Here are our best picks for books that may help salvage - or improve - your relationship, whether you are the "neurotypical" partner or the "Aspie":
In addition, here is a program that includes an eBook, audio instruction, and consultation from a Counseling Psychologist via email correspondence: Living With Aspergers: Help for Couples
There are 3 basic subtypes in adults with Aspergers and High-Functioning Autism:
- The Actor: This individual desires inter-personal relationships with others and has learned enough social skills over time to pass as a “neurotypical” (i.e., he or she can “act” like someone who is not on the autism spectrum).
- The Outcast: This individual desires inter-personal relationships with others, but has difficulty finding and maintaining friendships due to a lack of social skills. This person really wants to “fit-in,” but usually gets ostracized from “the group” due to his or her “odd” behavior.
- The Loner: This individual does NOT desire inter-personal relationships (except with a very safe/close family member or friend) and could care less about “fitting-in” with “the group.”
In this article, we will look at the “Loner”…
The “Loner” displays a persistent pattern of detachment from social relationships as well as a restricted range of expression of emotions in inter-personal settings. He or she (a) almost always chooses solitary activities, (b) appears indifferent to praise or criticism from others, (c) has little interest in having sexual relations with a partner, (d) lacks close friends other than first-degree relatives, (e) neither desires nor enjoys inter-personal relationships (sometimes including being part of a family), (f) shows emotional coldness, detachment, or flattened affect, and (g) takes pleasure in only one or two (solitary) activities.
“Loners” often engage in a rich, elaborate and exclusively internal fantasy world. They are frequently (but often unintentionally) standoffish, cold and unresponsive, which causes relationship problems. These individuals have trouble expressing their feelings in a meaningful way and may remain passive in the face of unfavorable circumstances. Because of their lack of meaningful and intimate communication with others, they are not able to develop accurate images of how well they get along with people. Such images are important for the individual’s self-awareness and ability to assess the impact of his or her own actions in social situations.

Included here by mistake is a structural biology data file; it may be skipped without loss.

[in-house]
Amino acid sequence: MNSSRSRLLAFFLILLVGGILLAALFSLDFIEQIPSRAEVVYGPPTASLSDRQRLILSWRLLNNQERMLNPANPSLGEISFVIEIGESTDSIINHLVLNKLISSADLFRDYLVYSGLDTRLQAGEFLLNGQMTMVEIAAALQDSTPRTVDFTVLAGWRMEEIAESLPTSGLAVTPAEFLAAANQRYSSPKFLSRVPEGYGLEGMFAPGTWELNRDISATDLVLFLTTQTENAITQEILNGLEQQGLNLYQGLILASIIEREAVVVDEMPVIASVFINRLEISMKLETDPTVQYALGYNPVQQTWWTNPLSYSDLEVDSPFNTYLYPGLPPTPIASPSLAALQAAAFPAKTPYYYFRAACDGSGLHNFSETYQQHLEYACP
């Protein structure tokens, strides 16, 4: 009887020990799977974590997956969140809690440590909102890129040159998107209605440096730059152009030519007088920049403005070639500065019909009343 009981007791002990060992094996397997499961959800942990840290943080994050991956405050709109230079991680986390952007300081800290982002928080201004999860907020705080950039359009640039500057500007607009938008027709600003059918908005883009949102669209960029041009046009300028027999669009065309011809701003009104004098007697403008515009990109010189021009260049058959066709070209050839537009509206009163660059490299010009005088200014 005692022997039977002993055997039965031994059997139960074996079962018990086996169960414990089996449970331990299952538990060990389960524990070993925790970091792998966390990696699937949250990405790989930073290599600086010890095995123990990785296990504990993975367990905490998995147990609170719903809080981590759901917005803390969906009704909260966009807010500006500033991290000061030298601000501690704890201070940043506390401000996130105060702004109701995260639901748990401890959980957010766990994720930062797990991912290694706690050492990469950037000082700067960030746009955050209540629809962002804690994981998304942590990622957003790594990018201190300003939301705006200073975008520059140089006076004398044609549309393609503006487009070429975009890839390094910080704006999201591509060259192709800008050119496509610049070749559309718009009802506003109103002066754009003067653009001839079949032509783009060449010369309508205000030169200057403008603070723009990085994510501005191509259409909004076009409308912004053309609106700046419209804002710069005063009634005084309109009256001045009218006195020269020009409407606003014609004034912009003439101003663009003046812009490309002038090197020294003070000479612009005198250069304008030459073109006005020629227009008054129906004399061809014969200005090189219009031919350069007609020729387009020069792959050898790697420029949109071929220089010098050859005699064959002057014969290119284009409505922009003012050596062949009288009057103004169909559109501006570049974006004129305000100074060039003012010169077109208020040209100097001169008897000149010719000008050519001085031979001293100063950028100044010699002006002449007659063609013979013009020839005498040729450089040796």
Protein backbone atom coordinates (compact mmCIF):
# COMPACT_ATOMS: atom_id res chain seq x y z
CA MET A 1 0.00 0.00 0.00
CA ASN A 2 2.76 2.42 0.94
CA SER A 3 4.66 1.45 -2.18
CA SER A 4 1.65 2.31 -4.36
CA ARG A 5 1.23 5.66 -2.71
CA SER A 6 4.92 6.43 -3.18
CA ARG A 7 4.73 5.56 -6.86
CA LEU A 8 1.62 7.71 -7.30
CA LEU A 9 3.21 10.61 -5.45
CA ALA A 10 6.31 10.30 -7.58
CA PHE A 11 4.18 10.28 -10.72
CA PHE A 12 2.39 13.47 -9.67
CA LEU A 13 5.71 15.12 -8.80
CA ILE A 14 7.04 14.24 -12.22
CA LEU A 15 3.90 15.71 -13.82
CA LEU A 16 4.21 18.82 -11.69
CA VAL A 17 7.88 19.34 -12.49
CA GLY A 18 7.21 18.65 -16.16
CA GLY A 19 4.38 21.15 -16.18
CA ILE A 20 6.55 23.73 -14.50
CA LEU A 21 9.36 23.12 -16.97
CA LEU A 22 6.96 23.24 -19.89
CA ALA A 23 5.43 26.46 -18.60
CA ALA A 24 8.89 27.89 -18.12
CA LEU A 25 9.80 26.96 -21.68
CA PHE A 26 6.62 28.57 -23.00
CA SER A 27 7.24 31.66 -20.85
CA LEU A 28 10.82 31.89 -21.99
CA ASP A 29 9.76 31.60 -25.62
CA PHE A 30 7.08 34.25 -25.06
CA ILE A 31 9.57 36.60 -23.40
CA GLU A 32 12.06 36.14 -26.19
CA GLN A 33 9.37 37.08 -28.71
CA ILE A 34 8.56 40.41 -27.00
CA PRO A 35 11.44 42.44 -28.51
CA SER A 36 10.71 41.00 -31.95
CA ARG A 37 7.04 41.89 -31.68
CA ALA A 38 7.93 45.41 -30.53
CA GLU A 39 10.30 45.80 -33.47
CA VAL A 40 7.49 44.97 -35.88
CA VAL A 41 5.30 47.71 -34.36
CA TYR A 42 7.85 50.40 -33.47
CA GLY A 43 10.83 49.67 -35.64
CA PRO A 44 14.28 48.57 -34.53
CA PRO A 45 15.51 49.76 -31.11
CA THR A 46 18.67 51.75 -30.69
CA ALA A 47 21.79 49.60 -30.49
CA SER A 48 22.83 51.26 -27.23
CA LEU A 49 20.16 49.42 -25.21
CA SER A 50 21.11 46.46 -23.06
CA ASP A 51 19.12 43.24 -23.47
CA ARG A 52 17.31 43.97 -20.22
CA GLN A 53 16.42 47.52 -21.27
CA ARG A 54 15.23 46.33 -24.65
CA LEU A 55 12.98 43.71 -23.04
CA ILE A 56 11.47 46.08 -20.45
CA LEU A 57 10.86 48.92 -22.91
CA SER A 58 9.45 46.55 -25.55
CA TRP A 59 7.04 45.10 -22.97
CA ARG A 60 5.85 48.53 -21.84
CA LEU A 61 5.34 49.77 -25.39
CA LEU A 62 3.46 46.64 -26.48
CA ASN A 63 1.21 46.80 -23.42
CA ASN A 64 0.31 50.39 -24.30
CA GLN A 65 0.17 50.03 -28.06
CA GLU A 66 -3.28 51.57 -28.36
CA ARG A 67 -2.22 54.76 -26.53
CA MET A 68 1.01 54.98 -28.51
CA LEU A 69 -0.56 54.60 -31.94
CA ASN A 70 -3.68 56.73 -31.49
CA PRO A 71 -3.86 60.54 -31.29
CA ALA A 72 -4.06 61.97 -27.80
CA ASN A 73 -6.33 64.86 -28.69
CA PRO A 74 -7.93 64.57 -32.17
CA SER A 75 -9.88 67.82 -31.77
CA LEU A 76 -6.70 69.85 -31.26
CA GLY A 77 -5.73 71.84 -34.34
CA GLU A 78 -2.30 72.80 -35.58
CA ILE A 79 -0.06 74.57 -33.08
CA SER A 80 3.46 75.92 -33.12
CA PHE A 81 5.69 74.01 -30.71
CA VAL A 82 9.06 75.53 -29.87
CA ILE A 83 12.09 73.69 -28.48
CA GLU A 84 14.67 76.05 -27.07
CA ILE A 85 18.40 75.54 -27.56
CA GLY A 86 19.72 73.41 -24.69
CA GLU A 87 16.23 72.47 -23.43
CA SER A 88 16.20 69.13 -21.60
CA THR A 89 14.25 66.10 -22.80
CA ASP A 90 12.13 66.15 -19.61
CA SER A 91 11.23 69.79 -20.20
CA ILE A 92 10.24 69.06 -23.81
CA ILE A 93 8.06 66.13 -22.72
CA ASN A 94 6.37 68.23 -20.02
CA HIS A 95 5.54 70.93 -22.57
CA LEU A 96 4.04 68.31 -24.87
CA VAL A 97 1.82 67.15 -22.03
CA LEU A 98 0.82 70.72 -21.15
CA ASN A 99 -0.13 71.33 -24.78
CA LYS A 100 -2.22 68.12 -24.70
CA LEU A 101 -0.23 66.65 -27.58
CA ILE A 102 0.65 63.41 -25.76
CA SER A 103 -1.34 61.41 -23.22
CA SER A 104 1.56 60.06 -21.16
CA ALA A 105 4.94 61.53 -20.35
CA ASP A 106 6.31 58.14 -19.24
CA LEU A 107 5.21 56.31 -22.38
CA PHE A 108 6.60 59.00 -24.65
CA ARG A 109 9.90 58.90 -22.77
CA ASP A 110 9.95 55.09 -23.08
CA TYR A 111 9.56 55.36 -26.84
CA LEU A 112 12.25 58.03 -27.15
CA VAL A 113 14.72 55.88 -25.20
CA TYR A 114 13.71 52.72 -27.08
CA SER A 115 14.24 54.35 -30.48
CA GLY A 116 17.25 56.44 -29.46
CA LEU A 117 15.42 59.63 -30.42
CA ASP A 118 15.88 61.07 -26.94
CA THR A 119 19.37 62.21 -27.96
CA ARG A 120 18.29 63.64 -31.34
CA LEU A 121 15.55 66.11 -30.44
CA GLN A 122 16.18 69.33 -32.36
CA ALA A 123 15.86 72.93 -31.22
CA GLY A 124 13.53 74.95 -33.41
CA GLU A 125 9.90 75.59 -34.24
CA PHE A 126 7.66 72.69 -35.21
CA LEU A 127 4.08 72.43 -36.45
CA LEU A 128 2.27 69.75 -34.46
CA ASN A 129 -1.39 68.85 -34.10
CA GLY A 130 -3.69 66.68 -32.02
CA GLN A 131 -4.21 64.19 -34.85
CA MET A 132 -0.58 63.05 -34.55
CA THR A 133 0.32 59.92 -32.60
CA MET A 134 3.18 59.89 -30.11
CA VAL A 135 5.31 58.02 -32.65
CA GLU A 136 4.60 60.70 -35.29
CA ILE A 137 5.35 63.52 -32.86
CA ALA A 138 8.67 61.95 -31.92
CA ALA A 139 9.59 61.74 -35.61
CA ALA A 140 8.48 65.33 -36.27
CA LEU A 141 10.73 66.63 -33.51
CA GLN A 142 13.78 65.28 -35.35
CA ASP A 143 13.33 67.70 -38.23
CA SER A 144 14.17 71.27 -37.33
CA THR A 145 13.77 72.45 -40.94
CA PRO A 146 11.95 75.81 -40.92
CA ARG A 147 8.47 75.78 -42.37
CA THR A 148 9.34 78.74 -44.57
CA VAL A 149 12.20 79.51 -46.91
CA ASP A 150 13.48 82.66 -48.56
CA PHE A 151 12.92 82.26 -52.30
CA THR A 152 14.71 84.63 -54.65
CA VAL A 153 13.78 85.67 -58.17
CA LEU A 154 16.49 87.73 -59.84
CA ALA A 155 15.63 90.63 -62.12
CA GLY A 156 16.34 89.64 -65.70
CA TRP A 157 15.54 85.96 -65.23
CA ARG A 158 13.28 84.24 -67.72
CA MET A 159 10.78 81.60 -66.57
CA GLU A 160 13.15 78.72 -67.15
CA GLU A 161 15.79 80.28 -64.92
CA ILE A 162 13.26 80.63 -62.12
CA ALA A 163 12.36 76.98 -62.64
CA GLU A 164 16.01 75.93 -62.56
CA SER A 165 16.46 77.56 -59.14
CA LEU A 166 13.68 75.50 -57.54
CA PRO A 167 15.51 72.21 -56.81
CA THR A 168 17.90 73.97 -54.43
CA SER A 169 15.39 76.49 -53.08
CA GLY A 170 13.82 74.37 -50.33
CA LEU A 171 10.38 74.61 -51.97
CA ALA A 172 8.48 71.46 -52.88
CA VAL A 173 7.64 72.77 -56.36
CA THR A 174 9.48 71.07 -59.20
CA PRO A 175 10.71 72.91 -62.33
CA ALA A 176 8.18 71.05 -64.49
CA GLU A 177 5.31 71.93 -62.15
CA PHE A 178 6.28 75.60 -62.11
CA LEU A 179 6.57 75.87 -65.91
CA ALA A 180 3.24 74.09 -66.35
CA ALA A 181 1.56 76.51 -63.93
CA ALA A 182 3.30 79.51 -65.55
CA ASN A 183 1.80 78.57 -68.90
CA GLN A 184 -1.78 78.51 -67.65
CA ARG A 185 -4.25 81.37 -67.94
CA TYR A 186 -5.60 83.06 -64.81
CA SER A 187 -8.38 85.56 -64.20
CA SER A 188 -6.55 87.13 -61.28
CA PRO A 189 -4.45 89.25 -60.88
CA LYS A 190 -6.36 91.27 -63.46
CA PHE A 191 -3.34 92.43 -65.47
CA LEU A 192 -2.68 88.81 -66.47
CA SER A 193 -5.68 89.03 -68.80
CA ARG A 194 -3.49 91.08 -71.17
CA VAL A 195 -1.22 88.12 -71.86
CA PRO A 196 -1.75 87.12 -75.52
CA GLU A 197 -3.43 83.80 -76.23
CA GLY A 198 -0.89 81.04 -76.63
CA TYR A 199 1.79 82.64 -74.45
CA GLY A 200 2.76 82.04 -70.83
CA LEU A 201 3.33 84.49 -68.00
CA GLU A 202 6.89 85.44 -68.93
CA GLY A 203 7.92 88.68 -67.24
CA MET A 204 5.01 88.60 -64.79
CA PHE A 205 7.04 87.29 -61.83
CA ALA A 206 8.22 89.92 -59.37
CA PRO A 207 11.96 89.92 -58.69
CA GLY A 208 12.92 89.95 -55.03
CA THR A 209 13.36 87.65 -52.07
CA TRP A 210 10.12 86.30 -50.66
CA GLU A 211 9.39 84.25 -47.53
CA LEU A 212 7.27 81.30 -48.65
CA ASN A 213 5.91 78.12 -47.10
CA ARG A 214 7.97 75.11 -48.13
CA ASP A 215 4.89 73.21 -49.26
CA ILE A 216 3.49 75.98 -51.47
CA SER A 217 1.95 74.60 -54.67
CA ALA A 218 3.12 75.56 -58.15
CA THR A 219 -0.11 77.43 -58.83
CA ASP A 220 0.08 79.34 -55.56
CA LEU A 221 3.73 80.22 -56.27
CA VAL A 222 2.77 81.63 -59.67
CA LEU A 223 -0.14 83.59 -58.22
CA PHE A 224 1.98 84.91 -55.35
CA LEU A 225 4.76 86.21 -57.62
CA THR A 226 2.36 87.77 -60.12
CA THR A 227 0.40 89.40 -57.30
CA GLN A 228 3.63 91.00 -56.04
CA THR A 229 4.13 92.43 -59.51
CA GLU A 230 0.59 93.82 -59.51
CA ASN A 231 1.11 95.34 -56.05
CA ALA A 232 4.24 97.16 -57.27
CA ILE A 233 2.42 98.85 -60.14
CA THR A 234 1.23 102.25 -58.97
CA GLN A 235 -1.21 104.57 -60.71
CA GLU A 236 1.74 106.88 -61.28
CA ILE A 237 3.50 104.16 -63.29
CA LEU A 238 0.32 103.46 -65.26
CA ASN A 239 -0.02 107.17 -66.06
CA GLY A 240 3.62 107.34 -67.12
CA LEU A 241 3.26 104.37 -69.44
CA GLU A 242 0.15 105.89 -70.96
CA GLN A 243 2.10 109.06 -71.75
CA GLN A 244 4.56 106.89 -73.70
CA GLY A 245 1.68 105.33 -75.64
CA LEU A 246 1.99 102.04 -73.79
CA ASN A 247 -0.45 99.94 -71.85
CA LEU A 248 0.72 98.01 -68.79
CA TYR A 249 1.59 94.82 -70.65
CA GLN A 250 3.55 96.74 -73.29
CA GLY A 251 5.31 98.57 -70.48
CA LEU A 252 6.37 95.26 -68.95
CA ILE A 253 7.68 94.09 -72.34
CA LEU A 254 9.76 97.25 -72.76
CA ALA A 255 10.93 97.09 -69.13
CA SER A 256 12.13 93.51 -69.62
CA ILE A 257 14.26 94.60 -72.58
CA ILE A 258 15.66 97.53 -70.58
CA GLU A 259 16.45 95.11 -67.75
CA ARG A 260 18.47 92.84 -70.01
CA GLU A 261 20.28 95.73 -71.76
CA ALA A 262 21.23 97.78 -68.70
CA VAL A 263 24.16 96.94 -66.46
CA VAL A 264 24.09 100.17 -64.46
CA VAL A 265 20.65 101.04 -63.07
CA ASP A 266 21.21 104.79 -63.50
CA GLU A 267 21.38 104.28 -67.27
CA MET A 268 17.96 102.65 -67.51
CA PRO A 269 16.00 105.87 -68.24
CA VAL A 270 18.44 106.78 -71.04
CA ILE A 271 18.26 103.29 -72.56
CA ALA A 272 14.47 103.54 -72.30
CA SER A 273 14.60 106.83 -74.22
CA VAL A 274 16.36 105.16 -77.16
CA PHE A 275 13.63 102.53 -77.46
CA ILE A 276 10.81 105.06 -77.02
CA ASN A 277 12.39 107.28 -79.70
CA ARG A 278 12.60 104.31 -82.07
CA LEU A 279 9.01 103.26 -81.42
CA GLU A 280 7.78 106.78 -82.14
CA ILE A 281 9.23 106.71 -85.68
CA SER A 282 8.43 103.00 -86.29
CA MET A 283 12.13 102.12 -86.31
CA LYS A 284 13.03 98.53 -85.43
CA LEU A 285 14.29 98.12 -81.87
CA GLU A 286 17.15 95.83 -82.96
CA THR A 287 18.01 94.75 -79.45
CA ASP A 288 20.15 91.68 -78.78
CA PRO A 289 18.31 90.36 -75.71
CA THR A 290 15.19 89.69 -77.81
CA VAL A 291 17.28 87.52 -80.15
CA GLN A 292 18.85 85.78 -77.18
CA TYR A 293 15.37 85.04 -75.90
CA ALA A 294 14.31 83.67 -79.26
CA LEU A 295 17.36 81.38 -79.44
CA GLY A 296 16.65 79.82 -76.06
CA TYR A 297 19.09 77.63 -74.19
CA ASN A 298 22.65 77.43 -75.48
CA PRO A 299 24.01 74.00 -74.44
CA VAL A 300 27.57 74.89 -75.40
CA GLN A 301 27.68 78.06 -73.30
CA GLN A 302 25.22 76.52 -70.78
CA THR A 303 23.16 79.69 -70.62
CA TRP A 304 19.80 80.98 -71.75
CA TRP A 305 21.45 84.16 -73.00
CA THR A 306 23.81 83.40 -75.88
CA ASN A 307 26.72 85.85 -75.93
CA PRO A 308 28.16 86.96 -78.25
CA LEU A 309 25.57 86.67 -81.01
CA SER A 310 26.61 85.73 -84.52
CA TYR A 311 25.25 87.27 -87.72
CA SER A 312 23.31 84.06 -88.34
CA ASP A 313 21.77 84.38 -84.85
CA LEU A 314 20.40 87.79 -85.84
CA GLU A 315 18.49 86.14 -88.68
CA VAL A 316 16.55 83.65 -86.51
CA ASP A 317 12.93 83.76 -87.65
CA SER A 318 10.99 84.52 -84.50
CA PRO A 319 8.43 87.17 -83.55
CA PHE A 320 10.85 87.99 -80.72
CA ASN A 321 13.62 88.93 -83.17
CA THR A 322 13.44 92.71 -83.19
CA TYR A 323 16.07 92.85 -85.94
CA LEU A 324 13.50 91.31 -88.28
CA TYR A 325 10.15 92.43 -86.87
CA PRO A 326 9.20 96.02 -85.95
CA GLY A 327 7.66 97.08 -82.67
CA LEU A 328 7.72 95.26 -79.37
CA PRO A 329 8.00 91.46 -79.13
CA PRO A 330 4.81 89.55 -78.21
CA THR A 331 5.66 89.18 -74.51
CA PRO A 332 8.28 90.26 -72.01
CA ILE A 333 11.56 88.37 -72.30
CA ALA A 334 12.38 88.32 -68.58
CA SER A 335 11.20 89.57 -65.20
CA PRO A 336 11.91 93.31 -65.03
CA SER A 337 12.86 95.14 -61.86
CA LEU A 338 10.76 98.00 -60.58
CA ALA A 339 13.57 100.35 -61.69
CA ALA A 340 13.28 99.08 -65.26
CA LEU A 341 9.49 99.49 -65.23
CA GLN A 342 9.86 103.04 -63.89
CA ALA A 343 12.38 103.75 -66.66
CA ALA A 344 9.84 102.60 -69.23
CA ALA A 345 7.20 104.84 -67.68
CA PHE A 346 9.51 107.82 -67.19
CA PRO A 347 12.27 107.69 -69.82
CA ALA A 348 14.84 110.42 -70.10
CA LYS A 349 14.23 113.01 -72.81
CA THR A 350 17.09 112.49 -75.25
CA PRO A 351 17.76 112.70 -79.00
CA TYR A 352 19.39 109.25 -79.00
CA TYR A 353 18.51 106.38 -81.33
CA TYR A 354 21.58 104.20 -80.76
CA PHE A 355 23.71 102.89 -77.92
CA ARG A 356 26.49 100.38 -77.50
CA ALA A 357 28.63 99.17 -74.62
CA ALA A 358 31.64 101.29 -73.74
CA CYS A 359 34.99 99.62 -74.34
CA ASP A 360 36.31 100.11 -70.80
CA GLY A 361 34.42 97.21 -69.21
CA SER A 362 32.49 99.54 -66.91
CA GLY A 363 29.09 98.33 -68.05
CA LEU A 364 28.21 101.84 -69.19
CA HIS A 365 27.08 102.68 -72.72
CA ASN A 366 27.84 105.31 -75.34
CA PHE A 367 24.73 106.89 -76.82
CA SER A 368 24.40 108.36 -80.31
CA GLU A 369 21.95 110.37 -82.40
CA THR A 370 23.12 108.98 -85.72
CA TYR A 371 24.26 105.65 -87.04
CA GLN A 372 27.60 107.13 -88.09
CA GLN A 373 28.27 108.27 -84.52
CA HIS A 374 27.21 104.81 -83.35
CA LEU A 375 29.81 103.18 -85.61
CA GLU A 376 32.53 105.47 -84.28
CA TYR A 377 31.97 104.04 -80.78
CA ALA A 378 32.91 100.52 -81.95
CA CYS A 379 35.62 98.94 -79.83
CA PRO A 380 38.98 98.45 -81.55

When the “Loner’s” personal space is violated, he feels suffocated and feels the need to free himself and be independent. He tends to be happiest when he is in a relationship in which his partner or spouse places few emotional or intimate demands on him. It is not “people” per say that he wants to keep away from, but emotions, intimacy, and self disclosure. As a result, the “Loner” tends to form relationships with others based solely on intellectual, occupational, or recreational activities (as long as these modes of relating do not require the need for emotional intimacy, which the “Loner” will reject).
“Loners” are sometimes sexually apathetic. Many of them have a healthy sex drive, but prefer to masturbate rather than deal with the social aspects of finding a sexual partner. Their preference to remain alone and detached may cause their need for sex to appear to be less than that of those Aspergers adults who do not have “loner tendencies.”
Unfortunately, the Aspergers adult with “loner tendencies” rarely seeks treatment, because her thoughts and behavior generally do not cause her distress. When treatment is pursued, psychotherapy is the form of treatment most often used. Treatment focuses on increasing general coping skills, improving social skills and interaction, communication, and self-esteem. Because trust is an important component of therapy, treatment can be challenging for the therapist, because Aspergers adults with “loner tendencies” have difficulty forming relationships with others – including a therapist!
Group therapy is another potentially effective form of treatment, but it generally is not a good initial treatment. Although the “Loner” may initially withdraw from the therapy group, he often grows participatory as the level of comfort is gradually established. Protected by the therapist (who must safeguard the “Loner” from criticism by other members in the group), the “Loner” has the chance to conquer fears of intimacy by making social contact in a supportive environment.
Medication might be prescribed, but usually only if the Aspergers individual also suffers from an associated psychological problem (e.g., anxiety, depression, OCD, etc.).
Social consequences (e.g., family disruption, damaged relationship with co-workers, loss of employment and housing, etc.) are sometimes disastrous for the “Loner.” Comprehensive treatment, including services existing beyond the formal treatment system, is vital to improve symptoms and assist in recovery. Self-help programs, family self-help, advocacy, and services for housing and vocational assistance supplement the formal treatment system.
==> Living With Aspergers: Help for Couples
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